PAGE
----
Aside from helping transport sugarcane, sugar and wood on the plantations, ox carts served for moving and transporting people. There was also a covered version. It was used as a carriage for rural Brazilian nobility; as a means of transporting marching bands to and from the country towns; to take semi-arid region families to Christmas and New Year parties, when they were decorated with flowers for the occasion; and also for political campaigns, serving as a link between voters and candidates.

Between 1939 and 1945, during the Second World War, because of the lack of fuel for trucks and cars, the ox cart reappeared for a while in certain regions of the country, helping to transport cargo and people.

Currently, in Goiás, it is used by pilgrims who go from the town of Damolândia to the Sanctuary of the Eternal Divine Father, in the Trindade municipality (approximately 74km away) to participate in the Festa de Trindade (Trinity Festival), which takes place at the end of June and beginning of July. The carts are decorated and are part of a parade that is very popular and appreciated by the festival’s participants.

In the history of Brazil, the ox cart appears in colonial times, in the Empire, in the Republic, in the Revolution of 1930 and in the New State. Variations in “models” can be seen, as well as in names: ‘carro’, ‘carroça’ or ‘carreta’, as it is known in Rio Grande do Sul, however, no city, town, village, settlement or farm, from the coast to the interior, can deny the existence of this rustic and primitive means of transport which helped shape the history of Brazil.

O carro de boi ronceiro (The snoring ox cart)
foi o veículo primeiro (was the first vehicle)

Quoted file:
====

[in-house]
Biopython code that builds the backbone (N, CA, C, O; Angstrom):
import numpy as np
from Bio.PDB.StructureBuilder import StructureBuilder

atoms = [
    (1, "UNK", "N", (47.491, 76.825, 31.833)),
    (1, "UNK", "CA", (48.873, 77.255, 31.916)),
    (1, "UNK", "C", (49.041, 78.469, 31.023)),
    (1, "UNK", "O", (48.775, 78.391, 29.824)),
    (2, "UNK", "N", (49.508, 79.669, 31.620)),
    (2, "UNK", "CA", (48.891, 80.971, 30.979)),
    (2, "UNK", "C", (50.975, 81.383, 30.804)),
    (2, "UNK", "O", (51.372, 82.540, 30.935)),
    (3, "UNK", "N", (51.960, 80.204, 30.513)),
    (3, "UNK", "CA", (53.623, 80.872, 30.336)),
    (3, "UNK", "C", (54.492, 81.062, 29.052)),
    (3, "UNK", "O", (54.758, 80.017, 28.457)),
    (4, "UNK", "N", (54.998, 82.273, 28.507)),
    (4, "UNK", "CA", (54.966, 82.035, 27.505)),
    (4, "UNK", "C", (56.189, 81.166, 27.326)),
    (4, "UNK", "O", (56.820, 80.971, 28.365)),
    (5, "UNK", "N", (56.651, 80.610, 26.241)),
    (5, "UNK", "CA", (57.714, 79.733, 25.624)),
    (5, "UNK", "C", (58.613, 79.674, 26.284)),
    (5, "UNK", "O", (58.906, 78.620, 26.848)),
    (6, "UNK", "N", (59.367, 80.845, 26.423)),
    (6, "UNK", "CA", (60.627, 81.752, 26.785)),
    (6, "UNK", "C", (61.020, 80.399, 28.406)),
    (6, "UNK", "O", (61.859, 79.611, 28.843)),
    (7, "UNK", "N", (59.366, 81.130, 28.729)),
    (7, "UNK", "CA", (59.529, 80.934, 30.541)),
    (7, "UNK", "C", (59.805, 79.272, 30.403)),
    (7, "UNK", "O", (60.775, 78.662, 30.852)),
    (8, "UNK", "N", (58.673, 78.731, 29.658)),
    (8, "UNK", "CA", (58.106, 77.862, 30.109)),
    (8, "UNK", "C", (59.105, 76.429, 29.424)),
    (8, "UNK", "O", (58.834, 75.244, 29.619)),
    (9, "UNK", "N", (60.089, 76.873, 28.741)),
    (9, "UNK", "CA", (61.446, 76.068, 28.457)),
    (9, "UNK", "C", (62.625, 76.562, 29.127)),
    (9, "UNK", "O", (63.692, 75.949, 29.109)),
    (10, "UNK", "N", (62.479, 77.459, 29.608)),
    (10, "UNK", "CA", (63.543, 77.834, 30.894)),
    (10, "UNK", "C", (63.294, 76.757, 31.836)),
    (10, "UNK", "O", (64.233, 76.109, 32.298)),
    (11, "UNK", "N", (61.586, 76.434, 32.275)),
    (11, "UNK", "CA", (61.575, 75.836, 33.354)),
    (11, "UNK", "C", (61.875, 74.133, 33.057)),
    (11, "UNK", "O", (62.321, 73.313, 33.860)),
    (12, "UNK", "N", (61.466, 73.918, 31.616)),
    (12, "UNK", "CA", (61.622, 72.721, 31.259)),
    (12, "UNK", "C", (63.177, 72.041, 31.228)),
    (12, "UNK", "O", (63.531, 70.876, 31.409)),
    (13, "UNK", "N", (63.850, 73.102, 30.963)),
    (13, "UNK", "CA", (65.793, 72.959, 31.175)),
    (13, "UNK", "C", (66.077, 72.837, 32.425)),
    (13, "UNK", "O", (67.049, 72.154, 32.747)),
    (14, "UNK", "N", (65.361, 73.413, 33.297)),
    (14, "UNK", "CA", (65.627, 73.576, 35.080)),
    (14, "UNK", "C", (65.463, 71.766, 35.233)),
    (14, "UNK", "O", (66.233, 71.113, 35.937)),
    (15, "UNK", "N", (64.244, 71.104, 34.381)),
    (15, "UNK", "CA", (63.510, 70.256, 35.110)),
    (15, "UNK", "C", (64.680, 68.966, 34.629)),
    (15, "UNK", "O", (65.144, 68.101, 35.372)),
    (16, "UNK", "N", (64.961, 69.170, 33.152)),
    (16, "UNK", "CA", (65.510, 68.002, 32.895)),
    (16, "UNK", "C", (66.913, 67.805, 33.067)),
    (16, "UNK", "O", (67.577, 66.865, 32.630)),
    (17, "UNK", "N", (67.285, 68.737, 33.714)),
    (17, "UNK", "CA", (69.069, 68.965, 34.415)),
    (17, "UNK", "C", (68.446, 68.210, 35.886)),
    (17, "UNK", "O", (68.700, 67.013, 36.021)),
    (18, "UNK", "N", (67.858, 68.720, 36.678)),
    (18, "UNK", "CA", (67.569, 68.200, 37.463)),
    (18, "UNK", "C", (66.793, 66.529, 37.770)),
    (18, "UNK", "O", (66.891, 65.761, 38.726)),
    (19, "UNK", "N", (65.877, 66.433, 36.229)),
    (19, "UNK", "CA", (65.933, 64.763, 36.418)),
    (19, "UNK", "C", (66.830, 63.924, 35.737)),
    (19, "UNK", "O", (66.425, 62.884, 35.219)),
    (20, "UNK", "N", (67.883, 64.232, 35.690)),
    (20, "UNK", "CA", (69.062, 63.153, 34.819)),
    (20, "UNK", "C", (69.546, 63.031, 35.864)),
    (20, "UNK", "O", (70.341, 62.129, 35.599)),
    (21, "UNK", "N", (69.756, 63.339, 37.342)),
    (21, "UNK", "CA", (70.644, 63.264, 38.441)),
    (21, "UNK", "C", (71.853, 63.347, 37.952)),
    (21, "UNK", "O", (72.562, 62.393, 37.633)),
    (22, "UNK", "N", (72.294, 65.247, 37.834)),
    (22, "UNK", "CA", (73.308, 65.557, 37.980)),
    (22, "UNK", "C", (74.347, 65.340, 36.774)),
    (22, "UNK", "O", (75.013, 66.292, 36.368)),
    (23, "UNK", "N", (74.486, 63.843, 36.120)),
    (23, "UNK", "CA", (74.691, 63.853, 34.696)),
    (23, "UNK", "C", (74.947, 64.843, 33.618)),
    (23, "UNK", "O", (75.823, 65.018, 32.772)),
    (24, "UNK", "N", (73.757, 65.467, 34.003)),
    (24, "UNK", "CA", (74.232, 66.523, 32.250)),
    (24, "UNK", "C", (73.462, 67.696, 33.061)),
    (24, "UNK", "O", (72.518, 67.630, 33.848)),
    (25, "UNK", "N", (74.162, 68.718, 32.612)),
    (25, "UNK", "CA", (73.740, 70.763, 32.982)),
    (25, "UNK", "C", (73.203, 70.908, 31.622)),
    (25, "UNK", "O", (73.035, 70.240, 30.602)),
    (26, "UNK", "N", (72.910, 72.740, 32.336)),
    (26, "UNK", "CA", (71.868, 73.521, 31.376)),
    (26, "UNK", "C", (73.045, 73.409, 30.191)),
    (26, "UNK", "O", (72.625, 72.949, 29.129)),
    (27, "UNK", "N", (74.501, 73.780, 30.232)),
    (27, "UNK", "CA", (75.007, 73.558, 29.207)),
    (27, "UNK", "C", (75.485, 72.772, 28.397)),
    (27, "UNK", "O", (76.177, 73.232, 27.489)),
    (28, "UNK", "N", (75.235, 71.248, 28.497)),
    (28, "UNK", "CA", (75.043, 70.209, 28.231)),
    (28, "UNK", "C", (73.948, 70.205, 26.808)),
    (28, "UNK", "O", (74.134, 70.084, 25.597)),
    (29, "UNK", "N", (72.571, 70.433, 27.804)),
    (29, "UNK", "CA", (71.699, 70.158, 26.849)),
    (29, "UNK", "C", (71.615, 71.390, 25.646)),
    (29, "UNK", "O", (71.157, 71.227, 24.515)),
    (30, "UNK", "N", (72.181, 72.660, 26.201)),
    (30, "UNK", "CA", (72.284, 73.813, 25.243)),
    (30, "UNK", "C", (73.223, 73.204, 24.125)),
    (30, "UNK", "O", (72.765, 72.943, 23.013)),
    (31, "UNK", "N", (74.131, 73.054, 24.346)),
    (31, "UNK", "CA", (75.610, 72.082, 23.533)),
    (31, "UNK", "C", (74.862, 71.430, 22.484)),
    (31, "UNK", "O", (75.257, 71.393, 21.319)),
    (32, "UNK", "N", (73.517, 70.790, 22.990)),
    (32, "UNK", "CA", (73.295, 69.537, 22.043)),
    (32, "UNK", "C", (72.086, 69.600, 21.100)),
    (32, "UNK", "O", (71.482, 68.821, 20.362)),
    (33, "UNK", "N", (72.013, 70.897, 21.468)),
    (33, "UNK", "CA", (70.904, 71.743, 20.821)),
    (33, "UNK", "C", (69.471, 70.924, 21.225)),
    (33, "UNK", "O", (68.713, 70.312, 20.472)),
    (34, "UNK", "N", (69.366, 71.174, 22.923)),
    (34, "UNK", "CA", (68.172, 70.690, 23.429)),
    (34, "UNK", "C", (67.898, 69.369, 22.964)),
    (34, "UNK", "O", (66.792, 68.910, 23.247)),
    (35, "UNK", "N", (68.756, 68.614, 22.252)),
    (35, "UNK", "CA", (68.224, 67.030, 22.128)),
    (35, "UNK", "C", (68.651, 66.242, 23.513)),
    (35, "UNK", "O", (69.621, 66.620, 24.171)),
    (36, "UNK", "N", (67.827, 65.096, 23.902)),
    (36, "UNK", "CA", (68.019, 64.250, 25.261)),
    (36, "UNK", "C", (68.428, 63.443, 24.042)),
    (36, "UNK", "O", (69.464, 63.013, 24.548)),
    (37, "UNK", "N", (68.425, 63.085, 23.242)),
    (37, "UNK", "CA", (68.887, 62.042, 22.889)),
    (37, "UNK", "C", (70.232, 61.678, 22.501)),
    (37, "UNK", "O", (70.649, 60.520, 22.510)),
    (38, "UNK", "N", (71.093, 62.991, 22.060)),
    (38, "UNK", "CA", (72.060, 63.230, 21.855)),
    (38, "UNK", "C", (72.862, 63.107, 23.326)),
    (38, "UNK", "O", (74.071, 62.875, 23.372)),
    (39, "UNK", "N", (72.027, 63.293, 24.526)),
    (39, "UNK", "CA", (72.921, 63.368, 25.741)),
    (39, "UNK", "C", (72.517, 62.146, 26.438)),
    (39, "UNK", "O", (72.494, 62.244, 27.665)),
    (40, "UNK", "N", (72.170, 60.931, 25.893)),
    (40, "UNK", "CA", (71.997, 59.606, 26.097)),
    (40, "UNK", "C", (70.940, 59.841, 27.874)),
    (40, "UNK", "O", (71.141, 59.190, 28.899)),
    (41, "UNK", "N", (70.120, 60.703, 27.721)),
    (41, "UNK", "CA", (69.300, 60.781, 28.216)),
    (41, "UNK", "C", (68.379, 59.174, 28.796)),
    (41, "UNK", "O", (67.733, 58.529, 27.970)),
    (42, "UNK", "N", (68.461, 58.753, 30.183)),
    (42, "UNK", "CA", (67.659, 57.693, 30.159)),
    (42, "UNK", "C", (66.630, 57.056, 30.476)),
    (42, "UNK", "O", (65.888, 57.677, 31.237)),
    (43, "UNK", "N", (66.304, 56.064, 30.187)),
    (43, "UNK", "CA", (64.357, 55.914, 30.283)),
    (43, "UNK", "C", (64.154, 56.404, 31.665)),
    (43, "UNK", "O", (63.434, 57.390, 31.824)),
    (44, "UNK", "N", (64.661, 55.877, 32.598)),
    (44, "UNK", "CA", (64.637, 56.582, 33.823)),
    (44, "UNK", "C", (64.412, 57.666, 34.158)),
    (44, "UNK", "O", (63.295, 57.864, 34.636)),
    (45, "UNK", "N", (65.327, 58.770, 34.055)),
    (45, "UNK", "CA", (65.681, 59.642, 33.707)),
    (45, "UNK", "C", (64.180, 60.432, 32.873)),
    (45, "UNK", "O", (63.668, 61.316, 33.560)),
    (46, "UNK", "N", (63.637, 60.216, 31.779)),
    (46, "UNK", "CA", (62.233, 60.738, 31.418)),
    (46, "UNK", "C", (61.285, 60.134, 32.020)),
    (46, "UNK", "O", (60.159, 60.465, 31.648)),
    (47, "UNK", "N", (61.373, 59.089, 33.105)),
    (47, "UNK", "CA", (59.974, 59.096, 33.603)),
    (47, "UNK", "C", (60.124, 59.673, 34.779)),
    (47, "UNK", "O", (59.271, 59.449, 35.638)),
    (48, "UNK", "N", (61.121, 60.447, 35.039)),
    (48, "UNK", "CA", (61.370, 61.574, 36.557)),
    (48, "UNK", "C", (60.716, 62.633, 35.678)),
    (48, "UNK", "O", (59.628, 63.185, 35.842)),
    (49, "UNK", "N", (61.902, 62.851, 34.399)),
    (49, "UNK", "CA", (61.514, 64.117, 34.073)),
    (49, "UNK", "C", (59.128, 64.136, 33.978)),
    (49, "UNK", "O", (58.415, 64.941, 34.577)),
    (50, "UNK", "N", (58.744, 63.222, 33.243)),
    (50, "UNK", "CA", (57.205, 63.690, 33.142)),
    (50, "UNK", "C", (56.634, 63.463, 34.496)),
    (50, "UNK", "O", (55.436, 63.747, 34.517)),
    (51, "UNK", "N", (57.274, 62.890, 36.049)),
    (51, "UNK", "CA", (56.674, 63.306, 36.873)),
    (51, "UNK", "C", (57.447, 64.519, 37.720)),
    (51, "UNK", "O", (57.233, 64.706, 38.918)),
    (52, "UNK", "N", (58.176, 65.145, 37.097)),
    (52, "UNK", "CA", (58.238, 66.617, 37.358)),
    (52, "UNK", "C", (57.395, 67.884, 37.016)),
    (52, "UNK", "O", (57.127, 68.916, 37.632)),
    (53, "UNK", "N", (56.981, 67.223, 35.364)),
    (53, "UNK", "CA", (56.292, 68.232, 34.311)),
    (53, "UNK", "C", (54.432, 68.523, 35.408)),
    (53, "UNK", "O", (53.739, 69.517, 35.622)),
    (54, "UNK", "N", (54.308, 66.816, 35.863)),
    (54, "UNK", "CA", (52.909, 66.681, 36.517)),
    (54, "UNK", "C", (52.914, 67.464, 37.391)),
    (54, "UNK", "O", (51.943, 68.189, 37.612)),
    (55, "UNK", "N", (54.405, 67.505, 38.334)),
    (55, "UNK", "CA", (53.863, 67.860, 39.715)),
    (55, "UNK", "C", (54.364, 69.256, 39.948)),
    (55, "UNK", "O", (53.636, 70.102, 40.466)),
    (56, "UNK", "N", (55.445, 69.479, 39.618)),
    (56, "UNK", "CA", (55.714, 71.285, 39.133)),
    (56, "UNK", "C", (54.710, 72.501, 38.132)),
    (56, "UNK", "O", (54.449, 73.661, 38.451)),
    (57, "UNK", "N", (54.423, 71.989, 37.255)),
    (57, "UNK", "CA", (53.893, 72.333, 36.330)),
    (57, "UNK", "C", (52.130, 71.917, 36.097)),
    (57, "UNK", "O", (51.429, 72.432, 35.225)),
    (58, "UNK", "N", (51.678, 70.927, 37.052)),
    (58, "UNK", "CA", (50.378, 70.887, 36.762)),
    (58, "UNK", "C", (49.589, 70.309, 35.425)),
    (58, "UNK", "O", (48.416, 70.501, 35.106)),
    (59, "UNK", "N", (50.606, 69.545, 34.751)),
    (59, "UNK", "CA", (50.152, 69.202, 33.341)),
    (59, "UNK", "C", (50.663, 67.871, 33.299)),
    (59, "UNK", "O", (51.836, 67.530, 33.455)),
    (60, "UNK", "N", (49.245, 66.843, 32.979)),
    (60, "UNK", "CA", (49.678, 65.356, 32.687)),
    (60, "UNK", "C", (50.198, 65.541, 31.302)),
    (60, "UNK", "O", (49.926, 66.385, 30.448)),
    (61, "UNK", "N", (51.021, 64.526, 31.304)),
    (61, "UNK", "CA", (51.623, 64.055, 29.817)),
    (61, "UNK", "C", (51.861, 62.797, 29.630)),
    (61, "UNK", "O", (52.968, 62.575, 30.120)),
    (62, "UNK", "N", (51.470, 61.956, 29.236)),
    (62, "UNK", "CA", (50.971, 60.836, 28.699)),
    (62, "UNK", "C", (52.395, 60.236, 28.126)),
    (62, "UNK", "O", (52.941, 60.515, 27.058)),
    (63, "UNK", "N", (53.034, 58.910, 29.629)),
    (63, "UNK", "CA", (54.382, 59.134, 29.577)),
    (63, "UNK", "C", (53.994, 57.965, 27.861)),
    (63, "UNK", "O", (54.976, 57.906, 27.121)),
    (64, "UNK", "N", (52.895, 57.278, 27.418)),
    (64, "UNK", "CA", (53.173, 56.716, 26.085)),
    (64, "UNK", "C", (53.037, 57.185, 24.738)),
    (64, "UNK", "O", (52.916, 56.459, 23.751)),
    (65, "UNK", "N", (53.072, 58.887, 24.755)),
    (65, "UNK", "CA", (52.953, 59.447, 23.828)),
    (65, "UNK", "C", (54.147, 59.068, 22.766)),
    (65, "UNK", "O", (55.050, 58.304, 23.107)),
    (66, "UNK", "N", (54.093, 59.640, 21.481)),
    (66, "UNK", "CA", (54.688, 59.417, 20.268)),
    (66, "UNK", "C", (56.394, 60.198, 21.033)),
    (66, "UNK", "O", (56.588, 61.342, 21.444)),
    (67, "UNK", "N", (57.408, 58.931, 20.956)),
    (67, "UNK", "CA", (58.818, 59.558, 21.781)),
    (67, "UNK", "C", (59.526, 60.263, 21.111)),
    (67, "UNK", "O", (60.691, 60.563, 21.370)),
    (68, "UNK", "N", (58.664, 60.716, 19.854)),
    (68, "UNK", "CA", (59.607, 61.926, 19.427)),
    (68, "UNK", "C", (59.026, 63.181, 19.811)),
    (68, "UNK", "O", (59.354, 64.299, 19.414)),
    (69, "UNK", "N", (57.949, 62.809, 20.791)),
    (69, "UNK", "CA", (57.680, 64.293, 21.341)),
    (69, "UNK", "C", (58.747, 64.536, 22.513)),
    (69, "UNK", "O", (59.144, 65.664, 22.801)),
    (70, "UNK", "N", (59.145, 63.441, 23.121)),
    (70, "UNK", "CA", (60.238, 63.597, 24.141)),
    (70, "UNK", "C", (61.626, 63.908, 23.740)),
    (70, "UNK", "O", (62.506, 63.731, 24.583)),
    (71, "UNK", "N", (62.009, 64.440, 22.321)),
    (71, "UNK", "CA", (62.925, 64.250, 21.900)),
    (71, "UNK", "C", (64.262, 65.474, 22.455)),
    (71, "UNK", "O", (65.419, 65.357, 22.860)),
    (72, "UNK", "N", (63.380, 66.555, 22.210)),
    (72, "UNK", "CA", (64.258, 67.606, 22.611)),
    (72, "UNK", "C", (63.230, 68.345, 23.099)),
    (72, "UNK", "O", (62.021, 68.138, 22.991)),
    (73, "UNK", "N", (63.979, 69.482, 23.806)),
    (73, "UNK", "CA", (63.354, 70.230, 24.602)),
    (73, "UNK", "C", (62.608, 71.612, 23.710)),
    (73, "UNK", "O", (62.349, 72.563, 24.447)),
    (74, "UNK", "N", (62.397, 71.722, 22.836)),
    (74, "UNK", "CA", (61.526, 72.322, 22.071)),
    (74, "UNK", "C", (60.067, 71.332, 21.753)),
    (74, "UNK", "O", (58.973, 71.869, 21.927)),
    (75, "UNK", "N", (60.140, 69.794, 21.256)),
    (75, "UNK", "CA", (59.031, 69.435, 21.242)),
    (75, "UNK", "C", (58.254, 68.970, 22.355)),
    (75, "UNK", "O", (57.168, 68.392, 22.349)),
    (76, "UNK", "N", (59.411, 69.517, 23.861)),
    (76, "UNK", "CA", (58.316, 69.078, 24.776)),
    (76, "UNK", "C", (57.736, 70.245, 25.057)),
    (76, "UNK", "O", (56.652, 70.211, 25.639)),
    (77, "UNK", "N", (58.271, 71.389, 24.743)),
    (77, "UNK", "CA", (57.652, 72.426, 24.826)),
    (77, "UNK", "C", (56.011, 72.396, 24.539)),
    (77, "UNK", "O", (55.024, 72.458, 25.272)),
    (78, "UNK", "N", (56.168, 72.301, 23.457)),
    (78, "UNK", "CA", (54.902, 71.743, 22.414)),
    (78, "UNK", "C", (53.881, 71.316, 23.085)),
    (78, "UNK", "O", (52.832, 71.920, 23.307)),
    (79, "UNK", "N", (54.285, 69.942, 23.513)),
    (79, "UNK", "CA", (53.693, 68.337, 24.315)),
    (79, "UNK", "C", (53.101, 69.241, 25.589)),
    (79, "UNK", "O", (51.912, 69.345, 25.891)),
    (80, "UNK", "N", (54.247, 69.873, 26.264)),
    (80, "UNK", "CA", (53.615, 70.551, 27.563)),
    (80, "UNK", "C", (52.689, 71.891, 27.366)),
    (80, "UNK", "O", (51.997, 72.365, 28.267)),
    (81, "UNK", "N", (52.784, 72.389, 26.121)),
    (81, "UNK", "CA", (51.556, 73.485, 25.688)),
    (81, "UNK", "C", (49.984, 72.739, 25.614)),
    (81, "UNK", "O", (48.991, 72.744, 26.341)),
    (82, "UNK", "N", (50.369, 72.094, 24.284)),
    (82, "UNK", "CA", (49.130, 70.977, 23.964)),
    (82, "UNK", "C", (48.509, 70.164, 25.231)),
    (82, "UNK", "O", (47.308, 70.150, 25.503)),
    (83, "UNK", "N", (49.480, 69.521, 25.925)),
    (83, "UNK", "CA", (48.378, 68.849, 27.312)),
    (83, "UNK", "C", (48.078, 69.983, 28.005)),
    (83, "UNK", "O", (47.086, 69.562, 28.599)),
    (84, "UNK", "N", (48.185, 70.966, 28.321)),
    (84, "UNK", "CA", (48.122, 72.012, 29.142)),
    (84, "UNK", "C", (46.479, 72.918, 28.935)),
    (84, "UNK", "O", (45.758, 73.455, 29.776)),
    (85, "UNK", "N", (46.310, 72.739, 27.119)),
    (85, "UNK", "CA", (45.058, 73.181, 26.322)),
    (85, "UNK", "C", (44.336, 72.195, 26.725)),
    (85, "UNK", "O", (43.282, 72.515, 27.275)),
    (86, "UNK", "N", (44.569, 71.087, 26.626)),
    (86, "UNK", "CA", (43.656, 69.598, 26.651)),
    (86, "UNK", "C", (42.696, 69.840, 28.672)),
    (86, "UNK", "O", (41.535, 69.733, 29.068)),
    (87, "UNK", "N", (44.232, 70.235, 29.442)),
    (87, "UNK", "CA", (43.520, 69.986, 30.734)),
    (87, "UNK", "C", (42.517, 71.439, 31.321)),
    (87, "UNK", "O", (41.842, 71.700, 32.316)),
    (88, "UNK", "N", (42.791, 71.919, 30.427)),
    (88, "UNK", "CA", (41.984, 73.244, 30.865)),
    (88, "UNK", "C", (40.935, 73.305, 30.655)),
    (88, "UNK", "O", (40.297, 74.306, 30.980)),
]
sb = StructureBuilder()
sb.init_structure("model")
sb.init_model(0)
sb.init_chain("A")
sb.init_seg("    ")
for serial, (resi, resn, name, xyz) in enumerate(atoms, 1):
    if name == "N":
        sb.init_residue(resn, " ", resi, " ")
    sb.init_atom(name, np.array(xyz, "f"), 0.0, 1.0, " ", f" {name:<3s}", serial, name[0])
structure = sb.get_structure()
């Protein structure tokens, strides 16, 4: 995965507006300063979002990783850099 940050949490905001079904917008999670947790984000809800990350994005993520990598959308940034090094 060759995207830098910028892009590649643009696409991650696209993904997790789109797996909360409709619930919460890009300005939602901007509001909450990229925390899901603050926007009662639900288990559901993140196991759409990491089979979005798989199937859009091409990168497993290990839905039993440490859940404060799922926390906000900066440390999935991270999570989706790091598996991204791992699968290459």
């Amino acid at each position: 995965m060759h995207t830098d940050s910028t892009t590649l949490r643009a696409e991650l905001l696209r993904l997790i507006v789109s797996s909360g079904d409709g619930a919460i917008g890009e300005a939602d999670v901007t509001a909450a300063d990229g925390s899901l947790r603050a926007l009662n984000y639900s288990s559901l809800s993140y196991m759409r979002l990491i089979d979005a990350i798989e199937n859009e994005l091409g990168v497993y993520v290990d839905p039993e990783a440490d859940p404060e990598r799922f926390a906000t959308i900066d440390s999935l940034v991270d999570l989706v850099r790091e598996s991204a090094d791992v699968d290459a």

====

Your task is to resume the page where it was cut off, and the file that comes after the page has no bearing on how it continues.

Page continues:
no Nordeste do Brasil! (in northeast Brazil)

O carro de boi, coberto (The ox cart, covered)
de ganga*, toda florada (with denim, all flowery)
Levava em dia de festas (Carried on festival days)
Pela soalheira estrada, (By the sunny road,)
pela sombria floresta, (By the shady forest)
Sinhazinhas e Sinhás!... (Misses and Masters!)

E que cantiga dolente (And what mournful tune)
para a alma dessa gente, (of the soul of this people)
não tinha o carro de boi? (didn’t have an ox cart)

Hoje se um automóvel, (Today if a car)
passa veloz, fonfonando, (speeds past, honking,)
deixa a saudade acordando (awakens longing)
do tempo que já se foi... (for a time already past)
Do carro de boi coberto (of the covered ox cart)
de ganga toda florada... (with flowery denim)

As pálidas sinhazinhas (The pale misses)
transformaram-se em “granfinas”... (have become “snobbish”)

Desses carros, restam ruínas (In these carts, remnants remain)
Na bagaceira do engenho... (In the plantation waste)
(João Rogério, pseudonym of the Pernambuco poet Regis Velho).

*resistant fabric

Recife, 24 November 2004.
(Updated on 25 August 2009).
Translated by Peter Leamy, January 2011.


sources consulted

MELO, Manoel Rodrigues da. Patriarcas e carreiros: influência do coronel e do carro de boi na sociedade rural do Nordeste. 3. ed. Natal: Ed. Universitária, 1985. p.161-218.

MOREIRA, Benedito. Das origens e da compreensão da romaria. Fragmentos de Cultura, Goiânia, v. 11, n. 2, p. 293-310, mar./abr. 2001.

PEDROSO, Petronilo. Engenho banguê: termos relativos a instrumentos de trabalho, atividades e fatos da vida social. Nazaré da Mata, PE: Mousinho Artefatos de Papel, 1977. p. 31-36.

SOUZA, Bernardino José de. O carro-de-boi em grandes fatos da história nacional. Revista do Instituto Histórico e Geográfico Brasileiro, Rio de Janeiro, v. 184, p. 93-118, jul./set. 1944.


how to quote this text

Source: GASPAR, Lúcia. Ox Cart. Pesquisa Escolar On-Line, Joaquim Nabuco Foundation, Recife. Available at:  <>. Accessed: day month year. Exemple: 6 Aug. 2009.